3. The officers responded to 316 North Elmwood Avenue shortly after 10:00 p.m. (Tr. I at 15, 36) They parked their vehicles three or four houses down the street and walked as a group to the house at 316 North Elmwood Avenue. (Tr. I at 15-16) The lights were on in the residence. (Tr. I at 16) As the officers were walking up to the residence, the door opened and a child (estimated to be nine or ten years old)[3] walked out with a bag of trash. (Tr. I at 16) The officers had a conversation with the child on the sidewalk. (Tr. I at 16) Officer Trost asked the child if he was XXXXX[4] and he said that he was, but that he was called XXXXX . (Tr. I at 17, 61; Tr. III at 65) Officer Trost asked the child if his dad was home. (Tr. I at 17; Tr. III at 65) XXXXX testified that he did not answer the officer's question. (Tr. III at 65) Officer Trost testified that the child paused suddenly and looked unsure and then turned around and walked towards the house. (Tr. I at 17) Officer Trost, Sergeant Weimhold, and Detective Hunter followed the child to the front of the house while the other officers walked to the rear of the property. (Tr. I at 17) XXXXX testified that while he did not look to see if the officers were following him, he “had a good feeling that they probably were.” (Tr. III at 75) XXXXX testified that he did not tell the officers that they could not come in or to leave him alone. (Tr. III at 75) XXXXX testified that his father was sitting in the living room, but he did not ask his father for help. (Tr. III at 75)
4. Officer Trost testified that the door to the residence was already open.[5] (Tr. I at 18) Officer Trost testified that the child walked in without attempting to close the door.[6] (Tr. I at 18, 64, 66) Officer Trost stepped into the house and said, “Gabriel?” in a calm, collected voice. (Tr. I at 18; Government's Ex. 20 at File 5513, 10:07:59) Officer Trost was wearing a police officer's uniform and had his gun holstered at that time. (Tr. I at 18) Officer Trost testified that he then observed a tall back male stand up from a couch and flee towards the rear of the residence.[7] (Tr. I at 18) Officer Trost and Detective Hunter followed. (Tr. I at 69; Tr. III at 5)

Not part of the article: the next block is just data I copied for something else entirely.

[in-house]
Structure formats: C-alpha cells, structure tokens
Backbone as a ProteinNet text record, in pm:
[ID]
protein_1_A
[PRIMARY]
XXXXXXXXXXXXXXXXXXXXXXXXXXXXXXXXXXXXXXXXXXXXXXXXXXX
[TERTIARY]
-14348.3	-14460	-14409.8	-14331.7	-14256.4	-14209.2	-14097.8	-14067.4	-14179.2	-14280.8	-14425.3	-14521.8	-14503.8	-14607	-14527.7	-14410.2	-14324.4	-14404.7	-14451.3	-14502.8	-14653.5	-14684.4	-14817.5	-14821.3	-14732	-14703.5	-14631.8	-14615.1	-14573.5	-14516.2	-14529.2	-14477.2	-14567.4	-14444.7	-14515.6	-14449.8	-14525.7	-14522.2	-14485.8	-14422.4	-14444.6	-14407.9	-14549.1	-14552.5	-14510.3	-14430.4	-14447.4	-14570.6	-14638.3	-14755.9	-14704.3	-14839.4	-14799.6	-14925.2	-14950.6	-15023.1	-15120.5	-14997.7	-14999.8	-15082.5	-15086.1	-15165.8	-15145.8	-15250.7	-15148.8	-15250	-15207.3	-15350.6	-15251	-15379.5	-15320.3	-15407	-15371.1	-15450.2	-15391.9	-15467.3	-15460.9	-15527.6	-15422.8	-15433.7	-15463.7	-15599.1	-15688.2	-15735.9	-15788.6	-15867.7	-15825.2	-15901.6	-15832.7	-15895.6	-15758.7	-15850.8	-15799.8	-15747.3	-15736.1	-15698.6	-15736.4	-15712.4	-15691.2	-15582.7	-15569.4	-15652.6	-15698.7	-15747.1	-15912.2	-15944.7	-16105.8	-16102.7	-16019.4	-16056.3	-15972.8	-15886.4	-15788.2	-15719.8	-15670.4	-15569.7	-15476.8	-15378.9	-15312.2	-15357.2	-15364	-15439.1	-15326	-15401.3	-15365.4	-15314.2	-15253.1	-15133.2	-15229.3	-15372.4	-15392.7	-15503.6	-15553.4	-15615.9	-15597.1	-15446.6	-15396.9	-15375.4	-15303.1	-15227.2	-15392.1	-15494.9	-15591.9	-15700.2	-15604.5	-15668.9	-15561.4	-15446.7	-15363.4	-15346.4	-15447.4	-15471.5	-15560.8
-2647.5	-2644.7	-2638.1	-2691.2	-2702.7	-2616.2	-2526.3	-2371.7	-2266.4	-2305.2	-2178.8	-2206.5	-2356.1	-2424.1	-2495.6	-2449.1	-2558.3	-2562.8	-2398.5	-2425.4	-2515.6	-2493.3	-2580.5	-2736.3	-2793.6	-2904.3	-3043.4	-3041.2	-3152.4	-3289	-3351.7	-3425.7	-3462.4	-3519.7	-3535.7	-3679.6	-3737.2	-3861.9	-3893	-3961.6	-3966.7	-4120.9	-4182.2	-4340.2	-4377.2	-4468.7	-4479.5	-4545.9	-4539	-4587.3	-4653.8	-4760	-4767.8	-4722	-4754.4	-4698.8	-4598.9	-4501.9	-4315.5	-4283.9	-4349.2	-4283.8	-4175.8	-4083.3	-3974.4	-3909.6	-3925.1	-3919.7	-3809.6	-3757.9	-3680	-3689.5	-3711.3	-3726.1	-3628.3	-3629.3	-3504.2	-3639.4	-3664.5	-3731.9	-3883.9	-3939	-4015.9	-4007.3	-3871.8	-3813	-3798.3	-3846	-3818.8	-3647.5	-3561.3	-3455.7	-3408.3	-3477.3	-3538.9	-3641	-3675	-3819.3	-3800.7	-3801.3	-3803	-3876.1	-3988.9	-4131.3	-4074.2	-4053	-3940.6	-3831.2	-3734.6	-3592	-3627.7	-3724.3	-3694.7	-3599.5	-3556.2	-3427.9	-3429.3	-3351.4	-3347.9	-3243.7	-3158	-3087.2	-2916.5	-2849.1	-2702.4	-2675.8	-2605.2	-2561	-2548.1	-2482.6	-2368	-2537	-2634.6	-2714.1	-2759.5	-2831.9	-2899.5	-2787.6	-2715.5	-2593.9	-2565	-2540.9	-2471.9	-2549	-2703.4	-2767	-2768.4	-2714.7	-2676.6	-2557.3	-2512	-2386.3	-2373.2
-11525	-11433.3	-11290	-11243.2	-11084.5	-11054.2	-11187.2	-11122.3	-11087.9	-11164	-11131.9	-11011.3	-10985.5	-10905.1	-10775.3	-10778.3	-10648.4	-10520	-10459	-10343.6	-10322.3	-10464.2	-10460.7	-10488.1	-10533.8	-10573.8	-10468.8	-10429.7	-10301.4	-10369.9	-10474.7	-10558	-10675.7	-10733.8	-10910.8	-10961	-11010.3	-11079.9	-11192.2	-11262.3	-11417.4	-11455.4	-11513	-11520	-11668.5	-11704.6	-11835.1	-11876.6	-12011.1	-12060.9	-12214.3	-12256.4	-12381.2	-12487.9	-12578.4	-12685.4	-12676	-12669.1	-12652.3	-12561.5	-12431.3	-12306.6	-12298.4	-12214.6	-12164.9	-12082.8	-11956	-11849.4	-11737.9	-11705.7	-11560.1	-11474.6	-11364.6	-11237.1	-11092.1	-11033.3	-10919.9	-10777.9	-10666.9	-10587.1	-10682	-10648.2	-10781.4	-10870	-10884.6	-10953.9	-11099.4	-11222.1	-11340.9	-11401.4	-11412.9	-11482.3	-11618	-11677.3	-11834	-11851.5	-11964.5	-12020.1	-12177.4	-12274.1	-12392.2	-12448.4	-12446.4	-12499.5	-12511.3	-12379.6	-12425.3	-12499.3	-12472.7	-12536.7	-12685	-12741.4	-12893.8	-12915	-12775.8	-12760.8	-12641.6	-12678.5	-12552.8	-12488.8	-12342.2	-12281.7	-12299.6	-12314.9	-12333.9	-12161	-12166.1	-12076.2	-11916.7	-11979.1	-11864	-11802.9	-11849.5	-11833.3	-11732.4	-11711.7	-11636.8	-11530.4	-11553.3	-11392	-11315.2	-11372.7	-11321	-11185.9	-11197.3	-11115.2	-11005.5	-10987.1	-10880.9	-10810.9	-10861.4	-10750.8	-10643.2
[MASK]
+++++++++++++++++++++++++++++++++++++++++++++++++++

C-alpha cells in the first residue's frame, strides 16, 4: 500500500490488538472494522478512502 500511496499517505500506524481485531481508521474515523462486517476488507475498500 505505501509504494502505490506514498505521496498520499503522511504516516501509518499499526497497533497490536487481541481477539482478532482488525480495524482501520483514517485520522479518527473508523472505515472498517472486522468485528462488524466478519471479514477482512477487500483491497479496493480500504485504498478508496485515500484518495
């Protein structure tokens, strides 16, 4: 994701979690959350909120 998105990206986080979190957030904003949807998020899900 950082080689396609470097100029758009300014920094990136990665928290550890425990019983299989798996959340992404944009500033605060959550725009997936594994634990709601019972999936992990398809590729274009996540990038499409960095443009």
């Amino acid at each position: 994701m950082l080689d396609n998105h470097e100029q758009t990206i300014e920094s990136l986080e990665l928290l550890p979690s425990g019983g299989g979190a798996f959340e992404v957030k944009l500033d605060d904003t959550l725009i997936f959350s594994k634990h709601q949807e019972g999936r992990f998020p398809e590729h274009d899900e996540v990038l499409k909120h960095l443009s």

5. Officer Trost announced to the other officers that they had a runner. (Tr. I at 18) Officer Trost testified that at this time, he also observed piles of firearms within the residence in the front entryway. (Tr. I at 18-19) Officer Trost yelled “Gun, ” to let the other officers know that there may be a gun involved. (Tr. I at 19)
6. Defendant Sherrod ran out the back of the residence and was taken into custody outside the kitchen door. (Tr. I at 19; Tr. III at 5, 32-33) From the kitchen, Officer Trost observed Sherrod on the ground being handcuffed. (Tr. I at 19) Officer Kuehl was one of the officers who placed Sherrod under arrest and handcuffed him. (Tr. III at 33) Officer Kuehl testified that he noted that there was a lot of swelling in Sherrod's arms, wrists and fingers. (Tr. III at 33) Officer Kuehl walked Sherrod along the side of the house to the patrol wagon which had been moved to the front of the house. (Tr. III at 34) Officer Kuehl searched defendant Sherrod's person and discovered a brown tarry substance in a clear plastic bag in Sherrod's pocket. (Tr. III at 34) The officers requested that EMS come to the scene to check on the swelling in Sherrod's arms and make sure that he was medically cleared before being transferred to a booking station. (Tr. III at 35) EMS responded to the scene and Sherrod was medically cleared. (Tr. III at 35) Officer Kuehl testified that Sherrod was allowed to speak with his wife and children and to give them a hug before he was transported. (Tr. III at 36) Officer Kuehl testified that he was with defendant Sherrod from the moment Sherrod was arrested in the back of house up until the time Sherrod was dropped off at the police station. (Tr. III at 36) Officer Kuehl testified that defendant Sherrod never said that the officers could not search the residence. (Tr. III at 36) The subject of searching the residence at 316 North Elmwood simply did not come up. (Tr. III at 36)